360is builds multi-user, multi-monitor, high-resolution and GPU-enabled Virtual Desktop Infrastructure for Scientific Technical and Creative Industry organisations. Our engineers can address all aspects of the project from storage, to networking, to hypervisor configuration and application performance tuning. If you would like to talk to one of our engineers about deploying scientific and GPU applications to demanding users, get in touch via our contact page, Email, or message us on twitter.

If you want to know more about the UK's Satellite Applications Catapult and the great work they are doing to help grow the £7B annual turnover of the UK space sector, take a few minutes to find out more:

Wednesday, July 16, 2014

360is deploys Schlumberger Petrel over Virtual Desktop Infrastructure

Canadian Natural Resources Inc (CNRI) are an energy company operating in the North Sea, Canada, and Africa. 360is designed and deployed a high-performance, GPU-accelerated, VDI platform for their geologists. It allowed staff to work remotely and CNRI to achieve a 2:1 ratio of analysts to Schlumberger Petrel licenses.

Schlumberger Petrel Delivered over VDI by 360is

How did the project come about?
CNRI was rolling out the latest Schlumberger Petrel reservoir modelling software. The company was increasing the number of Geologists/Geophysicists needing access to this software. With licenses between 100-150K per concurrent user, and some analysts only requiring access occasionally, CNRI wanted to broker that access. While hardware costs were not as important a factor as the software, a capable workstation can run to £10K. It makes sense to keep those workstation assets busy. The company had already considered and disregarded a number of technologies, and had contacted 360is to provide a new platform for their analysts who would return shortly from Petrel training.

What did 360is do?
A team from 360is determined the feasibility of the project, and any dependencies with other parts of the infrastructure (workstation, network, and SAN upgrades happened to coincide with the VDI project). A plan was agreed between the client and 360is and work started as soon as hardware became available. 360is selected Citrix XenDesktop VDI infrastructure on-top of VMware vSphere, with hardware supplied by NVIDIA, HP, and others. User acceptance testing and HDX3DPro performance tuning was carried out by 360is engineers with the assistance of Schlumberger and the infrastructure went live within a few weeks of the project start-date. 360is continued to support the client as his users began working with the new environment.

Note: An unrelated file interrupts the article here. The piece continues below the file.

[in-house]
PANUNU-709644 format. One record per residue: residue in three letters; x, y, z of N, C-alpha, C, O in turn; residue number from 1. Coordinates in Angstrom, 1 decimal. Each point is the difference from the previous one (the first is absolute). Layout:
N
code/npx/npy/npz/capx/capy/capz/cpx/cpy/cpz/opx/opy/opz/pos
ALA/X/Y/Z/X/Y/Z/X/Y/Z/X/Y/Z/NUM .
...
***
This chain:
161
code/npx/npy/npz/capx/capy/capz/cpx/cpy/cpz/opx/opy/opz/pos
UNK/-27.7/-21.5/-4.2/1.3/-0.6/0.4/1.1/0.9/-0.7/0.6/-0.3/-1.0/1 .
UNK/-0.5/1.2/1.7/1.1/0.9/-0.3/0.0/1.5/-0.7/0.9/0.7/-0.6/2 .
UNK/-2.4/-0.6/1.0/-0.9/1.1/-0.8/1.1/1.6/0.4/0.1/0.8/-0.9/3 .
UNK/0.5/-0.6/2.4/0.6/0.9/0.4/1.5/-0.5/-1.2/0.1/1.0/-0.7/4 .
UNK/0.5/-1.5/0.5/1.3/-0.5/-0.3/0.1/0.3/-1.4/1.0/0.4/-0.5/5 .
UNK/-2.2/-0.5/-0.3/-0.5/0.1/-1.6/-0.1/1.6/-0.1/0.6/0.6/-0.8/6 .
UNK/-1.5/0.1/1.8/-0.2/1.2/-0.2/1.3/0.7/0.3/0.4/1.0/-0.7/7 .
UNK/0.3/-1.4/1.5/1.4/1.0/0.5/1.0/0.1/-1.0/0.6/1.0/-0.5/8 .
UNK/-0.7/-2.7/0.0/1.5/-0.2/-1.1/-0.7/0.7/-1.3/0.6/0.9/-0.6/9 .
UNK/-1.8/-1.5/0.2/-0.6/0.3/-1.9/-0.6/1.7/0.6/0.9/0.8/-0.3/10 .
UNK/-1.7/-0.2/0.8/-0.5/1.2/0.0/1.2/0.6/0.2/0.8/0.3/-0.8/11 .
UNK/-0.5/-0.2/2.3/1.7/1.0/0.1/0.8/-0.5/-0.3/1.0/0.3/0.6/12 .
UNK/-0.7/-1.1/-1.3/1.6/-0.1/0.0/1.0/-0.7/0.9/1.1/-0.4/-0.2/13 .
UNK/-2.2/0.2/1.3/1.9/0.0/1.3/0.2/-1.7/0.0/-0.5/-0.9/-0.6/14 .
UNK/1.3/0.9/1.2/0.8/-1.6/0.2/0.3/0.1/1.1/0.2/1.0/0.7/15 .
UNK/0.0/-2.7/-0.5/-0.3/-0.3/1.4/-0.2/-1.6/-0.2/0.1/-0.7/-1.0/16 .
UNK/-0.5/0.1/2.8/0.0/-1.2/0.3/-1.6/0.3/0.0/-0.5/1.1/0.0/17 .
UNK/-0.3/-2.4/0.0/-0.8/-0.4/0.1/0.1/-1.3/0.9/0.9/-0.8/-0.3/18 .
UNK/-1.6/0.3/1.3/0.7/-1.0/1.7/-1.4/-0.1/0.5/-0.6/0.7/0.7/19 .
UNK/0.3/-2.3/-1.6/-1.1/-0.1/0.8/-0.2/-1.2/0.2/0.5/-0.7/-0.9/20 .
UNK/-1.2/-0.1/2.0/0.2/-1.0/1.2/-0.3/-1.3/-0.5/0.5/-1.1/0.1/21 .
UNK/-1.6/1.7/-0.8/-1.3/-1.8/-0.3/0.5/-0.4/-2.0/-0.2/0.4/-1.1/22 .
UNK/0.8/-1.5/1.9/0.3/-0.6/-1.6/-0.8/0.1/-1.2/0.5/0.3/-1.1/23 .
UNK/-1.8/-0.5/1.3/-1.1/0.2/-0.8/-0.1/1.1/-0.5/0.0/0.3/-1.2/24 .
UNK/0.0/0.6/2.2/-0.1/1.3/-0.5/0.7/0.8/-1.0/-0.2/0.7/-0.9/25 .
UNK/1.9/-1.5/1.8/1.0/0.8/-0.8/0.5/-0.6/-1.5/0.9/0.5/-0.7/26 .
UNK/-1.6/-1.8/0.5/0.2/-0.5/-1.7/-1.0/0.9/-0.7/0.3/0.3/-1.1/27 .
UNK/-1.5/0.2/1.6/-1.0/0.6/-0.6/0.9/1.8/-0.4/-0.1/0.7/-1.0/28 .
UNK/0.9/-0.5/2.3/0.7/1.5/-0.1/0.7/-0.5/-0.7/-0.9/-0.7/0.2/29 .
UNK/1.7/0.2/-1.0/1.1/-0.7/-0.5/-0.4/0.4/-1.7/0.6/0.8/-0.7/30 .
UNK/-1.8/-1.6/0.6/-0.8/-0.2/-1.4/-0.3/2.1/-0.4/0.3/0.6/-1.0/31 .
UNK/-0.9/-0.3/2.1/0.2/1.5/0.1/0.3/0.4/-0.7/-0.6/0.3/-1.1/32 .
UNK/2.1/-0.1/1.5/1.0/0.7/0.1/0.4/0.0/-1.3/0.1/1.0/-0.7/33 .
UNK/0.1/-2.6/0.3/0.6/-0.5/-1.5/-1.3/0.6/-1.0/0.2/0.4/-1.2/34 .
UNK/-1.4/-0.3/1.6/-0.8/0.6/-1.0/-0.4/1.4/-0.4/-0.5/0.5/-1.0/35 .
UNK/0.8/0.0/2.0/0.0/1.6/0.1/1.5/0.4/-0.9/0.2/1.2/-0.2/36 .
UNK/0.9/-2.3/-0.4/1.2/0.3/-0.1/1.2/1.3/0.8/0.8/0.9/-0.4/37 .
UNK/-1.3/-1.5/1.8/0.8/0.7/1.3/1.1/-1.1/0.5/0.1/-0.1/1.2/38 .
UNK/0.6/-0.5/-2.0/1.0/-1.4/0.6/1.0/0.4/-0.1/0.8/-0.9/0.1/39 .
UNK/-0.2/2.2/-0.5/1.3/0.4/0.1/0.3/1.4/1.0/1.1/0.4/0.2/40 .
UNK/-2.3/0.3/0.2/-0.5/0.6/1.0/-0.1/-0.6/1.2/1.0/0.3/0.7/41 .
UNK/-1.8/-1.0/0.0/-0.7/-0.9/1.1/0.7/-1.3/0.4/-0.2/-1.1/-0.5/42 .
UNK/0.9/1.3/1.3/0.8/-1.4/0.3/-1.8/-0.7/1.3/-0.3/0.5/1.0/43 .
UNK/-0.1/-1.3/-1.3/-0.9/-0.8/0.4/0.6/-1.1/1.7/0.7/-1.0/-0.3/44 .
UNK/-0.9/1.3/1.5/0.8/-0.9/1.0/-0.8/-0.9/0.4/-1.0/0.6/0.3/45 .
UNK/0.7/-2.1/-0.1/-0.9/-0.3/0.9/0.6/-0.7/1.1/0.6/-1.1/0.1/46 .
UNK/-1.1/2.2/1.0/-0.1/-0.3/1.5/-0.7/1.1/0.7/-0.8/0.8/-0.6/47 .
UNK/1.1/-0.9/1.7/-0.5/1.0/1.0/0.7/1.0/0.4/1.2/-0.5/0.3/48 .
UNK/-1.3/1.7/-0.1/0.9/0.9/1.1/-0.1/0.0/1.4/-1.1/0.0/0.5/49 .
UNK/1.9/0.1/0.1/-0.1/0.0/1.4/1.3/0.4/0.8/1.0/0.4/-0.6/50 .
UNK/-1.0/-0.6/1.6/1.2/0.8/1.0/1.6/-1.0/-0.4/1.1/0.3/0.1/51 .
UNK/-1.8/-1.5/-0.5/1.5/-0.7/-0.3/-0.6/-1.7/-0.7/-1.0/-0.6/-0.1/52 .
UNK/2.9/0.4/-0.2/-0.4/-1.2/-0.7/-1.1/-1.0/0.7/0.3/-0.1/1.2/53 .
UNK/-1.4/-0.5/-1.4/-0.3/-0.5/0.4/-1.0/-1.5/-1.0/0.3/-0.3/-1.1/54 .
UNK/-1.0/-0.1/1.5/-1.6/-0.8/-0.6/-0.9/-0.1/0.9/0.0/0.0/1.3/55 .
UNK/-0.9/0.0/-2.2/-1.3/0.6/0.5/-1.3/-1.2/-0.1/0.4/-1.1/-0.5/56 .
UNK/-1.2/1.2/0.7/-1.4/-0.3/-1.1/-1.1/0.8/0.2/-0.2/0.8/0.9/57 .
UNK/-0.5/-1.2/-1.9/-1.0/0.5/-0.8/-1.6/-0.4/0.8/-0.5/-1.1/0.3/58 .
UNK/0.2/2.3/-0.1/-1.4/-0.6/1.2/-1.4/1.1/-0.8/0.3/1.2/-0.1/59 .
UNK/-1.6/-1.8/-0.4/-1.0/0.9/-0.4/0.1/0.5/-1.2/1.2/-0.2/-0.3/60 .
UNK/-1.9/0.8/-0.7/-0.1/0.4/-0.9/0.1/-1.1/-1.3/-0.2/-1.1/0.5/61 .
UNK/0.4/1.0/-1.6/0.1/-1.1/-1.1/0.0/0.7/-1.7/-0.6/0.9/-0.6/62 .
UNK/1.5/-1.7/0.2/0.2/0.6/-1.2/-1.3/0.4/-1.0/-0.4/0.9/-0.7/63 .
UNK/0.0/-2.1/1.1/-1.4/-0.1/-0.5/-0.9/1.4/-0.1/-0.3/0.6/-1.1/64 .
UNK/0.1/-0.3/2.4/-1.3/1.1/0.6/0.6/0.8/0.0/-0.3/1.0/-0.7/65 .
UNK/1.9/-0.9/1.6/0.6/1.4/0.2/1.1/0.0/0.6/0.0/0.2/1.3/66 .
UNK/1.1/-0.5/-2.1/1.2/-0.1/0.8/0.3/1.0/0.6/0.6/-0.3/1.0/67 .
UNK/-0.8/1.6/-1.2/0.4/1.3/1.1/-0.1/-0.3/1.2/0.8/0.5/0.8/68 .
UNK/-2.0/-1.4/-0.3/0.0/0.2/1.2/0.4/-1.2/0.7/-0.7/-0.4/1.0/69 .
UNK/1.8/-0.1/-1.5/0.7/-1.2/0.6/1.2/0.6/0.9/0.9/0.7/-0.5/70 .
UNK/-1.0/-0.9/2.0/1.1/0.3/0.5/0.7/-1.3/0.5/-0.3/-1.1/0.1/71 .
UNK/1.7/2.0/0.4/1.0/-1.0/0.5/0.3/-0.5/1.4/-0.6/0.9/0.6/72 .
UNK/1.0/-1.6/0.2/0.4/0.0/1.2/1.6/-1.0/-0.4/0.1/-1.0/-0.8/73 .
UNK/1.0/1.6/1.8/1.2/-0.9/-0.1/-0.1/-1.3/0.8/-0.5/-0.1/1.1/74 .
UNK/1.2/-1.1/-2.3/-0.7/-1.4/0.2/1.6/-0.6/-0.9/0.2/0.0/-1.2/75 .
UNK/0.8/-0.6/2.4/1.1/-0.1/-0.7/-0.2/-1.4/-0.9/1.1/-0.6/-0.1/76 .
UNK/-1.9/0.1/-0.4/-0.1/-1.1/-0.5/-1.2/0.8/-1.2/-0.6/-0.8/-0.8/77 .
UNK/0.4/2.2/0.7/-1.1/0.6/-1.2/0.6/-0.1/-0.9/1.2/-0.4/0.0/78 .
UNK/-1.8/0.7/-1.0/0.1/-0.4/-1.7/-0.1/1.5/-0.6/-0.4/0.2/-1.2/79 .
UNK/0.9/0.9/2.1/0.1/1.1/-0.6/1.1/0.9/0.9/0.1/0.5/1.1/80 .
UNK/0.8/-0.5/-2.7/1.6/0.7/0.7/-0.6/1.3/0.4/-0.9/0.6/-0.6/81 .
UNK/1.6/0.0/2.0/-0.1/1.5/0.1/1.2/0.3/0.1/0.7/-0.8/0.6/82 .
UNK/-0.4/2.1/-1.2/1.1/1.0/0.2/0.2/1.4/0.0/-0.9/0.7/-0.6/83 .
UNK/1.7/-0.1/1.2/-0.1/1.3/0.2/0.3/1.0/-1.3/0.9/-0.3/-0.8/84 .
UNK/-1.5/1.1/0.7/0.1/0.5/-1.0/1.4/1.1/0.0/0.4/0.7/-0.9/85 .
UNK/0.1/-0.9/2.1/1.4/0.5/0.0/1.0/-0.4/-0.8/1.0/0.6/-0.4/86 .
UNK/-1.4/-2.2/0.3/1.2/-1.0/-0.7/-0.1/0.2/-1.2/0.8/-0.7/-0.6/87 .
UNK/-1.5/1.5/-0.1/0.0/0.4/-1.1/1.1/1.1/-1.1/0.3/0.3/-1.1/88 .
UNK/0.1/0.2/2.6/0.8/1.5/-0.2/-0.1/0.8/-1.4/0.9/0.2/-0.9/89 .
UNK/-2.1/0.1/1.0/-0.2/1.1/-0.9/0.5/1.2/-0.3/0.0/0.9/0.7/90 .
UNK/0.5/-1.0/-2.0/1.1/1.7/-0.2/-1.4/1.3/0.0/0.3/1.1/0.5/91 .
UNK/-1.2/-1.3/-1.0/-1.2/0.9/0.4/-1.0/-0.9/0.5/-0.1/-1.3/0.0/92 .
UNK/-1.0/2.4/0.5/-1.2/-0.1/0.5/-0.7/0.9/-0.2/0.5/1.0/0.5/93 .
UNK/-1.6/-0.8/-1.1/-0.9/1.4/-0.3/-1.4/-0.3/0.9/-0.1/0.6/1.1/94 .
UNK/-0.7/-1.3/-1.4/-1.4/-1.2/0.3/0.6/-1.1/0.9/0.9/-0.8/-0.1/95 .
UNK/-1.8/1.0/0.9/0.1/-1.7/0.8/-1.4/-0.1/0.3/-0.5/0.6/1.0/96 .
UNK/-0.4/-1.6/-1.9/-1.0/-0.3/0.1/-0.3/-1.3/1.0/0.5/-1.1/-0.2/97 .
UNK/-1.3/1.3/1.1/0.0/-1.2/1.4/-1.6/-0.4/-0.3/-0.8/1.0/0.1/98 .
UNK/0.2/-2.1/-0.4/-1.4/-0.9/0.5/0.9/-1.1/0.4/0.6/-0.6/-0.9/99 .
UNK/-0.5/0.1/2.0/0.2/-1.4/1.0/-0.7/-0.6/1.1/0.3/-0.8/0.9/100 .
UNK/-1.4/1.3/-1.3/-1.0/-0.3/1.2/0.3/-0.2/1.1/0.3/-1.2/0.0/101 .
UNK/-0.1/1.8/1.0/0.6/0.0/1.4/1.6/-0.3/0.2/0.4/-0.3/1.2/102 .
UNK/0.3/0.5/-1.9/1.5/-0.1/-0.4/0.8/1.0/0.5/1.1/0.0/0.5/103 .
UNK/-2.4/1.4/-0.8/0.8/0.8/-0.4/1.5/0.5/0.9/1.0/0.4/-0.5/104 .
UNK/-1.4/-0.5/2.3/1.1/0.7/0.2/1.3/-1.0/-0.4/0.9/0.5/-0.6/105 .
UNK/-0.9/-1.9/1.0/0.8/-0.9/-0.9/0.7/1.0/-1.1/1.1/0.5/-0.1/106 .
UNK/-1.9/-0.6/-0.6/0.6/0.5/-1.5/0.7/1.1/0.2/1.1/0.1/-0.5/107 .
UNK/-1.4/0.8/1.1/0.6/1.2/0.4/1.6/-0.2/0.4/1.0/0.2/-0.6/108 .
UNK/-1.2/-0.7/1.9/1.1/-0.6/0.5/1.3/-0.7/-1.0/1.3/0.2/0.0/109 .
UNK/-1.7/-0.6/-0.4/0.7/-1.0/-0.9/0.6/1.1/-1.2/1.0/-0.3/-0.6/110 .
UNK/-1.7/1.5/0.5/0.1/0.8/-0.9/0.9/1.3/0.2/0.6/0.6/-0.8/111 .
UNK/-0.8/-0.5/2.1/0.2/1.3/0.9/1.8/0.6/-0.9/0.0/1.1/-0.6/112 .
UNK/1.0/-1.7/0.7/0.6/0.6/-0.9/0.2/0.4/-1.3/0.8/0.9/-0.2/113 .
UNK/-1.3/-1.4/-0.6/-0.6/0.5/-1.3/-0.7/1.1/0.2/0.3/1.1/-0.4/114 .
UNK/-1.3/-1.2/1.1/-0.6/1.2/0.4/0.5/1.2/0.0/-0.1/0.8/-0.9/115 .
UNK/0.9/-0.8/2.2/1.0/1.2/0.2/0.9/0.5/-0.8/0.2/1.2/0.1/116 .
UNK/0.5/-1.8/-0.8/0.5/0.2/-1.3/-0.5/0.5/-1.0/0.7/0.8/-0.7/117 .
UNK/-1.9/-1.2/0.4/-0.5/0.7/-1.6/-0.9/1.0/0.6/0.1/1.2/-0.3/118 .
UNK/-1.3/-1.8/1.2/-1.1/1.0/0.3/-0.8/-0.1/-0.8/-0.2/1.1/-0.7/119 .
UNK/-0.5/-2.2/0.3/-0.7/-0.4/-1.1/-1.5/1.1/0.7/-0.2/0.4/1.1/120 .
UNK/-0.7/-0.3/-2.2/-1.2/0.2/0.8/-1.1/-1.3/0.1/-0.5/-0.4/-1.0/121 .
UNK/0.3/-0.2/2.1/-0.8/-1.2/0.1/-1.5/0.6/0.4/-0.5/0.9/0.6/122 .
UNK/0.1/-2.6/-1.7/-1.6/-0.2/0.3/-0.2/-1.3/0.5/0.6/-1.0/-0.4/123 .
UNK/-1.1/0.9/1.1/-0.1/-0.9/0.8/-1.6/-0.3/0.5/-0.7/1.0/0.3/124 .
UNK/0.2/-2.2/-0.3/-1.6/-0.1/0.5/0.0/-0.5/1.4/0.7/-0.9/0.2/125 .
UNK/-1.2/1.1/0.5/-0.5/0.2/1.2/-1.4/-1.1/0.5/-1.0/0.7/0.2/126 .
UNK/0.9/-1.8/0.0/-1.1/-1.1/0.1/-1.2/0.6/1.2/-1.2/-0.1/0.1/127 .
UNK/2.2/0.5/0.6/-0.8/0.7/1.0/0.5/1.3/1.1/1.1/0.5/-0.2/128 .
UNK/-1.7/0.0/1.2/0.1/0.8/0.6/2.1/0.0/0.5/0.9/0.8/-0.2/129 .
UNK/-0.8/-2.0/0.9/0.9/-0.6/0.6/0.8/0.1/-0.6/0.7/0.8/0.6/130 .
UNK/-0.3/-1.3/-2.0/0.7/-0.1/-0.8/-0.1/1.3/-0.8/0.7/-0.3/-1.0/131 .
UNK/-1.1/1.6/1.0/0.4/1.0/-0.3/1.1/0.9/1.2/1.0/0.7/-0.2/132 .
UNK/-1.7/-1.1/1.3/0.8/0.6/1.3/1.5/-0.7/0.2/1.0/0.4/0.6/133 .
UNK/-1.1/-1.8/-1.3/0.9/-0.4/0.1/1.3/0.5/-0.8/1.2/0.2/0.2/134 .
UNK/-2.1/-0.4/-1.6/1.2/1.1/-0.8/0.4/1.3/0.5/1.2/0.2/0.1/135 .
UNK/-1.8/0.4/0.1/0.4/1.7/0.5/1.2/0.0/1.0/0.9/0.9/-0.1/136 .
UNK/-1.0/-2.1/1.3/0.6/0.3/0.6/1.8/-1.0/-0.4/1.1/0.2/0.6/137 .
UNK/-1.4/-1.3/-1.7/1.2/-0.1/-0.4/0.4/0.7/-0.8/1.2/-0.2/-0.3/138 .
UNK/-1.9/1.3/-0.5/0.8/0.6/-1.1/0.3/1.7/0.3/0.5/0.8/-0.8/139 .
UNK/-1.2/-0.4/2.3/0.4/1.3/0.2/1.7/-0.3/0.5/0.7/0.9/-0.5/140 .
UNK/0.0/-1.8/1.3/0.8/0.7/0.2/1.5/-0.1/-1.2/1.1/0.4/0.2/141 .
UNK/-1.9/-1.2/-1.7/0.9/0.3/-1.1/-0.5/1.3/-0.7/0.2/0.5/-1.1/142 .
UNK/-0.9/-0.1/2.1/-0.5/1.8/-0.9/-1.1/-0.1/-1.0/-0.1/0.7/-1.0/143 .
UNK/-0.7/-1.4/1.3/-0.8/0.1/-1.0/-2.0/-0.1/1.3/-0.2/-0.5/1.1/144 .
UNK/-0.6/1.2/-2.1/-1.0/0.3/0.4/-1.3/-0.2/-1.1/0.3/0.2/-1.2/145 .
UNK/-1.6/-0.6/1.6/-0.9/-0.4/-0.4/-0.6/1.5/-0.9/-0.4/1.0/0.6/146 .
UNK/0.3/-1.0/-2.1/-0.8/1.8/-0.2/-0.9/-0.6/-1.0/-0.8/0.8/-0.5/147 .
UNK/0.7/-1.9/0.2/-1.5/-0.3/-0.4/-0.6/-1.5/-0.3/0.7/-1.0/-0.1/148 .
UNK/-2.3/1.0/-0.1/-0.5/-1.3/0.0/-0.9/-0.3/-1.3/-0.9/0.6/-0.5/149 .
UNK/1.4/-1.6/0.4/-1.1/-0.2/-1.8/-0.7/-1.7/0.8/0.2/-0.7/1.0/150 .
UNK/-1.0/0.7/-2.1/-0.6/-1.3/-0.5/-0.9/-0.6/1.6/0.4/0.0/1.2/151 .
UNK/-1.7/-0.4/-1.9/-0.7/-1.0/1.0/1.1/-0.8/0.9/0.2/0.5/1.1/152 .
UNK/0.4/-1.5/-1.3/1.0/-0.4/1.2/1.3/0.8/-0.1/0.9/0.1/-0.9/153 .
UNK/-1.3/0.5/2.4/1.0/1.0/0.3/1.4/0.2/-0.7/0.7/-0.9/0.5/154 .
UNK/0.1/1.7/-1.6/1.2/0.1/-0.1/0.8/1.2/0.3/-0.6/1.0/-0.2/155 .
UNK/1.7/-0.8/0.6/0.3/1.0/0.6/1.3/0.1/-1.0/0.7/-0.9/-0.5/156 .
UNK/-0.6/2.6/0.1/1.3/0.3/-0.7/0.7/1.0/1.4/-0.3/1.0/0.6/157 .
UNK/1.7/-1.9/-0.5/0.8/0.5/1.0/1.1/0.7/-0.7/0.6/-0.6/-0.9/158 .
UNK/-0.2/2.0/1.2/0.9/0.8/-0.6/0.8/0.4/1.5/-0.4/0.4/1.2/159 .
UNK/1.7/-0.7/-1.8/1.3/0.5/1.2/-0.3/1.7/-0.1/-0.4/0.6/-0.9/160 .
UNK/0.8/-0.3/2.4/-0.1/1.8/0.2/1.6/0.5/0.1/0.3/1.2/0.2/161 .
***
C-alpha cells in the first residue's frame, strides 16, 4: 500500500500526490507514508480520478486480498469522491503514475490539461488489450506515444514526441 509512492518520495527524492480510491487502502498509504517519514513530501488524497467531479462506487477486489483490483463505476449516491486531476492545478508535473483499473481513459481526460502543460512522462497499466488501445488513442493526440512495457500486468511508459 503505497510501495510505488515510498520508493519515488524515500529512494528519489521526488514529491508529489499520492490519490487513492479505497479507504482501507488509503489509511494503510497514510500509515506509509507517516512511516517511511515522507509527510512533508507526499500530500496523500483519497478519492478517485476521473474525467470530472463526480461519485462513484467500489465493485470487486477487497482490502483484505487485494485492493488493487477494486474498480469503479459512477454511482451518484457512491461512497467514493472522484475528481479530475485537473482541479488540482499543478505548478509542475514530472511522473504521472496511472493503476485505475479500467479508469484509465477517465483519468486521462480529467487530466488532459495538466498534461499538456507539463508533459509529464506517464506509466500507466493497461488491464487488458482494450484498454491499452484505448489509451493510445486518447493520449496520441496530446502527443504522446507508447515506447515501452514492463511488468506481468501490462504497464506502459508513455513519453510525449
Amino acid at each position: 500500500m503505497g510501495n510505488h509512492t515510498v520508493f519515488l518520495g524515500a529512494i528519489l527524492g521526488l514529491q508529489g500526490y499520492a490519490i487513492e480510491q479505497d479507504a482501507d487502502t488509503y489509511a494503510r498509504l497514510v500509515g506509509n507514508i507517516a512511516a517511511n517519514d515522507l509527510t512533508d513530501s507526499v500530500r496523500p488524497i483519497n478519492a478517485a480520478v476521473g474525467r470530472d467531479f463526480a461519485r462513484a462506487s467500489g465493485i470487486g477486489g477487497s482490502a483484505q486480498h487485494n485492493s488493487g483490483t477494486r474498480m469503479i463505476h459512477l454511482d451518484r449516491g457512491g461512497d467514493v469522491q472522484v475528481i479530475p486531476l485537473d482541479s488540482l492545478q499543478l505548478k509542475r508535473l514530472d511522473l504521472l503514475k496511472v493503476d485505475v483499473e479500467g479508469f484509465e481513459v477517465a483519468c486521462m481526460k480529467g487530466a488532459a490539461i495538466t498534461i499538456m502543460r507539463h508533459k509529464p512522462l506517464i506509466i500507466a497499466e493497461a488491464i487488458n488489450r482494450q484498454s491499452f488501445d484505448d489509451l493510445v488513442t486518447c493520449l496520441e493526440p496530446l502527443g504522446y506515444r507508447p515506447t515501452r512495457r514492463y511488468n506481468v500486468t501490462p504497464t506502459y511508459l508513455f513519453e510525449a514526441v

How successful has the platform been one year on?
CNRI continue to enjoy increased productivity from their investment in Petrel, NVIDIA, and XenDesktop. With Petrel 2014 launched this month, and XenDesktop 7.5 in March, CNRI's management can can be confident that their engineers and analysts have continued access to the latest technology. As an added bonus, moving to a VDI deployment also made remote access to the platform possible, even over relatively high latency connections. 

If you would like to talk to one of our engineers about deploying scientific and GPU applications to demanding users, get in touch via our contact page, Email, or message us on twitter.

For those of you unfamiliar with the Petrel, take a look at this fantastic video produced by the talented guys of The Mill.

Schlumberger @ The Mill from Nils Kloth.

Tuesday, July 15, 2014

XenServer Creedence Alpha 3, Disk I/O testing (part 2)

We did some more testing of XenServer Creedence Alpha (XSCA3) disk performance, and plotted large streaming reads for a variety of record sizes against both a physical and Brand-X Hypervisor.

  • System is an AMD6176SE, 2 CPU, 192GB RAM 
  • Local storage, 3x 10Krpm SATA, LSI 9261-8i, RAID0, thick provisioned 
  • No special settings, tuning, or configuration 
  • Testing is with dd and iozone, with and without Direct I/O (dd iflag=direct, iozone -I)
  • CentOS 6 2 vCPU, 2GB vRAM (updated 3-07-2014) VM and physical 
  • The system was idle 

Physical achieves ~600MB/s transfer speed. 
Brand-X achieves a similar figure.
XSCA3 achieves less than 50% of that, unless Direct I/O is used.
Neither physical nor Brand-X are significantly affected by use (or not) of Direct I/O.

Results for physical without Direct I/O are excluded as with 192GB RAM and only 8GB of test data, transfer rates are in the 2500-1700 MB/s range due to the abundance of RAM for cache. We took no steps to limit the physical CentOS to 2 cores either.

We know the disappointing XenServer performance is only for asynchronous (not Direct I/O) disk access, and that the system behaves as expected when running physical or Brand-X hypervisor. The mystery deepens!